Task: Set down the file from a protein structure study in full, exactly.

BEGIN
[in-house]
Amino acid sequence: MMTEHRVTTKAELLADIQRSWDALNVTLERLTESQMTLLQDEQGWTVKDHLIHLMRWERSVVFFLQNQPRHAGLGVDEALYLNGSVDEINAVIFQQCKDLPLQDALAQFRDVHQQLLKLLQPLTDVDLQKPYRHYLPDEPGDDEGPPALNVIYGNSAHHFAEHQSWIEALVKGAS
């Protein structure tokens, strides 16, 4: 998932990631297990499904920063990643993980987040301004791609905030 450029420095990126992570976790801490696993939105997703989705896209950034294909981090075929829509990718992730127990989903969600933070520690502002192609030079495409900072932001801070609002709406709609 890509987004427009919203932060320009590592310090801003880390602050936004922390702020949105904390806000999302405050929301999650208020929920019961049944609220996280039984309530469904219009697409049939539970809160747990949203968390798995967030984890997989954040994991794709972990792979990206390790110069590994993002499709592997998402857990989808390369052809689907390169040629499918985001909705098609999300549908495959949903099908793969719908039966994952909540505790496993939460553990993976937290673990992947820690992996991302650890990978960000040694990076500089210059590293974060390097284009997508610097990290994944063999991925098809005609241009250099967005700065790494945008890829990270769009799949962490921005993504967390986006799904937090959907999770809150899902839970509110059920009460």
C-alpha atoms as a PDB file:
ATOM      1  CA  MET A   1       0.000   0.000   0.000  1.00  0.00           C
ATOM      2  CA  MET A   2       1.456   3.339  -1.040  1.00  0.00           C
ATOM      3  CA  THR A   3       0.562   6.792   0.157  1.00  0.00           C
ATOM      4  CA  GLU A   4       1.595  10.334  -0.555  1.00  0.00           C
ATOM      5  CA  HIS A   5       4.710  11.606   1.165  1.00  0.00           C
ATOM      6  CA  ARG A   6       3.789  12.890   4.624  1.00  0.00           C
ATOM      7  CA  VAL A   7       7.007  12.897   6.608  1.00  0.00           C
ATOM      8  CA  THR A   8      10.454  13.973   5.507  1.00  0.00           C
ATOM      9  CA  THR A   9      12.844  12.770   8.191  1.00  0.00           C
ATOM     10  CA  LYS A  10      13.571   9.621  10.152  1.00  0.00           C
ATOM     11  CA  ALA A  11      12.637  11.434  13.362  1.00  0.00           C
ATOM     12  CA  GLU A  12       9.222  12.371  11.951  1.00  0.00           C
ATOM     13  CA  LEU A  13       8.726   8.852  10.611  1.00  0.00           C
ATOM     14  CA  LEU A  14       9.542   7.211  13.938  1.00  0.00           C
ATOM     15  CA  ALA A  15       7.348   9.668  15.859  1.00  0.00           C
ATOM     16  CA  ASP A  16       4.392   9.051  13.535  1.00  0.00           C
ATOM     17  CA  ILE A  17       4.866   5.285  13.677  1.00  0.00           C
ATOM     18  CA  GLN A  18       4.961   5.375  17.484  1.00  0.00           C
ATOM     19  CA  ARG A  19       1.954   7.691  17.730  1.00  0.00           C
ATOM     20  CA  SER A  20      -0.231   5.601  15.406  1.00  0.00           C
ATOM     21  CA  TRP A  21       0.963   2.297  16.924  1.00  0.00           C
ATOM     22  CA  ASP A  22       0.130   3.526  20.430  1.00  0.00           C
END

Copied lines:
[in-house]
Amino acid sequence: MMTEHRVTTKAELLADIQRSWDALNVTLERLTESQMTLLQDEQGWTVKDHLIHLMRWERSVVFFLQNQPRHAGLGVDEALYLNGSVDEINAVIFQQCKDLPLQDALAQFRDVHQQLLKLLQPLTDVDLQKPYRHYLPDEPGDDEGPPALNVIYGNSAHHFAEHQSWIEALVKGAS
């Protein structure tokens, strides 16, 4: 998932990631297990499904920063990643993980987040301004791609905030 450029420095990126992570976790801490696993939105997703989705896209950034294909981090075929829509990718992730127990989903969600933070520690502002192609030079495409900072932001801070609002709406709609 890509987004427009919203932060320009590592310090801003880390602050936004922390702020949105904390806000999302405050929301999650208020929920019961049944609220996280039984309530469904219009697409049939539970809160747990949203968390798995967030984890997989954040994991794709972990792979990206390790110069590994993002499709592997998402857990989808390369052809689907390169040629499918985001909705098609999300549908495959949903099908793969719908039966994952909540505790496993939460553990993976937290673990992947820690992996991302650890990978960000040694990076500089210059590293974060390097284009997508610097990290994944063999991925098809005609241009250099967005700065790494945008890829990270769009799949962490921005993504967390986006799904937090959907999770809150899902839970509110059920009460």
C-alpha atoms as a PDB file:
ATOM      1  CA  MET A   1       0.000   0.000   0.000  1.00  0.00           C
ATOM      2  CA  MET A   2       1.456   3.339  -1.040  1.00  0.00           C
ATOM      3  CA  THR A   3       0.562   6.792   0.157  1.00  0.00           C
ATOM      4  CA  GLU A   4       1.595  10.334  -0.555  1.00  0.00           C
ATOM      5  CA  HIS A   5       4.710  11.606   1.165  1.00  0.00           C
ATOM      6  CA  ARG A   6       3.789  12.890   4.624  1.00  0.00           C
ATOM      7  CA  VAL A   7       7.007  12.897   6.608  1.00  0.00           C
ATOM      8  CA  THR A   8      10.454  13.973   5.507  1.00  0.00           C
ATOM      9  CA  THR A   9      12.844  12.770   8.191  1.00  0.00           C
ATOM     10  CA  LYS A  10      13.571   9.621  10.152  1.00  0.00           C
ATOM     11  CA  ALA A  11      12.637  11.434  13.362  1.00  0.00           C
ATOM     12  CA  GLU A  12       9.222  12.371  11.951  1.00  0.00           C
ATOM     13  CA  LEU A  13       8.726   8.852  10.611  1.00  0.00           C
ATOM     14  CA  LEU A  14       9.542   7.211  13.938  1.00  0.00           C
ATOM     15  CA  ALA A  15       7.348   9.668  15.859  1.00  0.00           C
ATOM     16  CA  ASP A  16       4.392   9.051  13.535  1.00  0.00           C
ATOM     17  CA  ILE A  17       4.866   5.285  13.677  1.00  0.00           C
ATOM     18  CA  GLN A  18       4.961   5.375  17.484  1.00  0.00           C
ATOM     19  CA  ARG A  19       1.954   7.691  17.730  1.00  0.00           C
ATOM     20  CA  SER A  20      -0.231   5.601  15.406  1.00  0.00           C
ATOM     21  CA  TRP A  21       0.963   2.297  16.924  1.00  0.00           C
ATOM     22  CA  ASP A  22       0.130   3.526  20.430  1.00  0.00           C